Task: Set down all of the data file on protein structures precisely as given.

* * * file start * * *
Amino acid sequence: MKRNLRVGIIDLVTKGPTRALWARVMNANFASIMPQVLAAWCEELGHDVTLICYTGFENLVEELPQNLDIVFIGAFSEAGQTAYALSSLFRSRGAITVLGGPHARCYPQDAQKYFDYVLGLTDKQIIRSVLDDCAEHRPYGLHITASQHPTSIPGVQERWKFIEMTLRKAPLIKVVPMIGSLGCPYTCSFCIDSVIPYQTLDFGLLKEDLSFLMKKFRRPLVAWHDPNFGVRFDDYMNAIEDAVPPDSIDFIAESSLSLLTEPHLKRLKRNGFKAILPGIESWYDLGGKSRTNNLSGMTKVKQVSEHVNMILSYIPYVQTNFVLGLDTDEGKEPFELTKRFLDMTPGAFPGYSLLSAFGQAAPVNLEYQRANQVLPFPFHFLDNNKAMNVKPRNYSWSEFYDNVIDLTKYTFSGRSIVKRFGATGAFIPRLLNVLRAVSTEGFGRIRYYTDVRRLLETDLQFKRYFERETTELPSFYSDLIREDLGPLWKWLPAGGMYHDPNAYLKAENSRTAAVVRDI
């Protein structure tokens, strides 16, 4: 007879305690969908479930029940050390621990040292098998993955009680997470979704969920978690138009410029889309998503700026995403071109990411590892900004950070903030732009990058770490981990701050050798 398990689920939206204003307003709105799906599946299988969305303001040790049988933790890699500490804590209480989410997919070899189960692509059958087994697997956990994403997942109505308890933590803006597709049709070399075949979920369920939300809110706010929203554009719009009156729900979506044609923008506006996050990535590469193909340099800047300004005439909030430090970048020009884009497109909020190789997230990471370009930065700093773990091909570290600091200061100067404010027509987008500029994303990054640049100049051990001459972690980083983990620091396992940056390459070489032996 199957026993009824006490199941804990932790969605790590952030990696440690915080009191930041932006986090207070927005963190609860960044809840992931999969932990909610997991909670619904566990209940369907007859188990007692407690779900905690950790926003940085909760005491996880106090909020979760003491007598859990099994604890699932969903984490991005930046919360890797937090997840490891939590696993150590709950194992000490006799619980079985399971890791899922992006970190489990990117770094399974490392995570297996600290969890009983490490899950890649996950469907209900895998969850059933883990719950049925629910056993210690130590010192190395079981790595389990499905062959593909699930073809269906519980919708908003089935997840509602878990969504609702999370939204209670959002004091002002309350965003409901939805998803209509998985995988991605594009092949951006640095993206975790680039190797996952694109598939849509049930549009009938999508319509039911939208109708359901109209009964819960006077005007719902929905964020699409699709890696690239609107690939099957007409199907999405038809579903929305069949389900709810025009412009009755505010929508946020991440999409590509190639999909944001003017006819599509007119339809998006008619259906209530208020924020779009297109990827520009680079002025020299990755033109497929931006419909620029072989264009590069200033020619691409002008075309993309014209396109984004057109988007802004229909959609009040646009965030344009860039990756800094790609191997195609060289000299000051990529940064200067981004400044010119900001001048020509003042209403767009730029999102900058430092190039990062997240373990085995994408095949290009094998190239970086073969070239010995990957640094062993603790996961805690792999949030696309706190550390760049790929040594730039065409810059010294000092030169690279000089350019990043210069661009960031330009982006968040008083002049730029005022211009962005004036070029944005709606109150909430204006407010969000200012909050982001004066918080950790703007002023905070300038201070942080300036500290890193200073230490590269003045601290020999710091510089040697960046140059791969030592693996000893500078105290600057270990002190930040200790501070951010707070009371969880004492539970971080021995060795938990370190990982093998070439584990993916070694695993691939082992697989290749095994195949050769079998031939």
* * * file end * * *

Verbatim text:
Amino acid sequence: MKRNLRVGIIDLVTKGPTRALWARVMNANFASIMPQVLAAWCEELGHDVTLICYTGFENLVEELPQNLDIVFIGAFSEAGQTAYALSSLFRSRGAITVLGGPHARCYPQDAQKYFDYVLGLTDKQIIRSVLDDCAEHRPYGLHITASQHPTSIPGVQERWKFIEMTLRKAPLIKVVPMIGSLGCPYTCSFCIDSVIPYQTLDFGLLKEDLSFLMKKFRRPLVAWHDPNFGVRFDDYMNAIEDAVPPDSIDFIAESSLSLLTEPHLKRLKRNGFKAILPGIESWYDLGGKSRTNNLSGMTKVKQVSEHVNMILSYIPYVQTNFVLGLDTDEGKEPFELTKRFLDMTPGAFPGYSLLSAFGQAAPVNLEYQRANQVLPFPFHFLDNNKAMNVKPRNYSWSEFYDNVIDLTKYTFSGRSIVKRFGATGAFIPRLLNVLRAVSTEGFGRIRYYTDVRRLLETDLQFKRYFERETTELPSFYSDLIREDLGPLWKWLPAGGMYHDPNAYLKAENSRTAAVVRDI
């Protein structure tokens, strides 16, 4: 007879305690969908479930029940050390621990040292098998993955009680997470979704969920978690138009410029889309998503700026995403071109990411590892900004950070903030732009990058770490981990701050050798 398990689920939206204003307003709105799906599946299988969305303001040790049988933790890699500490804590209480989410997919070899189960692509059958087994697997956990994403997942109505308890933590803006597709049709070399075949979920369920939300809110706010929203554009719009009156729900979506044609923008506006996050990535590469193909340099800047300004005439909030430090970048020009884009497109909020190789997230990471370009930065700093773990091909570290600091200061100067404010027509987008500029994303990054640049100049051990001459972690980083983990620091396992940056390459070489032996 199957026993009824006490199941804990932790969605790590952030990696440690915080009191930041932006986090207070927005963190609860960044809840992931999969932990909610997991909670619904566990209940369907007859188990007692407690779900905690950790926003940085909760005491996880106090909020979760003491007598859990099994604890699932969903984490991005930046919360890797937090997840490891939590696993150590709950194992000490006799619980079985399971890791899922992006970190489990990117770094399974490392995570297996600290969890009983490490899950890649996950469907209900895998969850059933883990719950049925629910056993210690130590010192190395079981790595389990499905062959593909699930073809269906519980919708908003089935997840509602878990969504609702999370939204209670959002004091002002309350965003409901939805998803209509998985995988991605594009092949951006640095993206975790680039190797996952694109598939849509049930549009009938999508319509039911939208109708359901109209009964819960006077005007719902929905964020699409699709890696690239609107690939099957007409199907999405038809579903929305069949389900709810025009412009009755505010929508946020991440999409590509190639999909944001003017006819599509007119339809998006008619259906209530208020924020779009297109990827520009680079002025020299990755033109497929931006419909620029072989264009590069200033020619691409002008075309993309014209396109984004057109988007802004229909959609009040646009965030344009860039990756800094790609191997195609060289000299000051990529940064200067981004400044010119900001001048020509003042209403767009730029999102900058430092190039990062997240373990085995994408095949290009094998190239970086073969070239010995990957640094062993603790996961805690792999949030696309706190550390760049790929040594730039065409810059010294000092030169690279000089350019990043210069661009960031330009982006968040008083002049730029005022211009962005004036070029944005709606109150909430204006407010969000200012909050982001004066918080950790703007002023905070300038201070942080300036500290890193200073230490590269003045601290020999710091510089040697960046140059791969030592693996000893500078105290600057270990002190930040200790501070951010707070009371969880004492539970971080021995060795938990370190990982093998070439584990993916070694695993691939082992697989290749095994195949050769079998031939």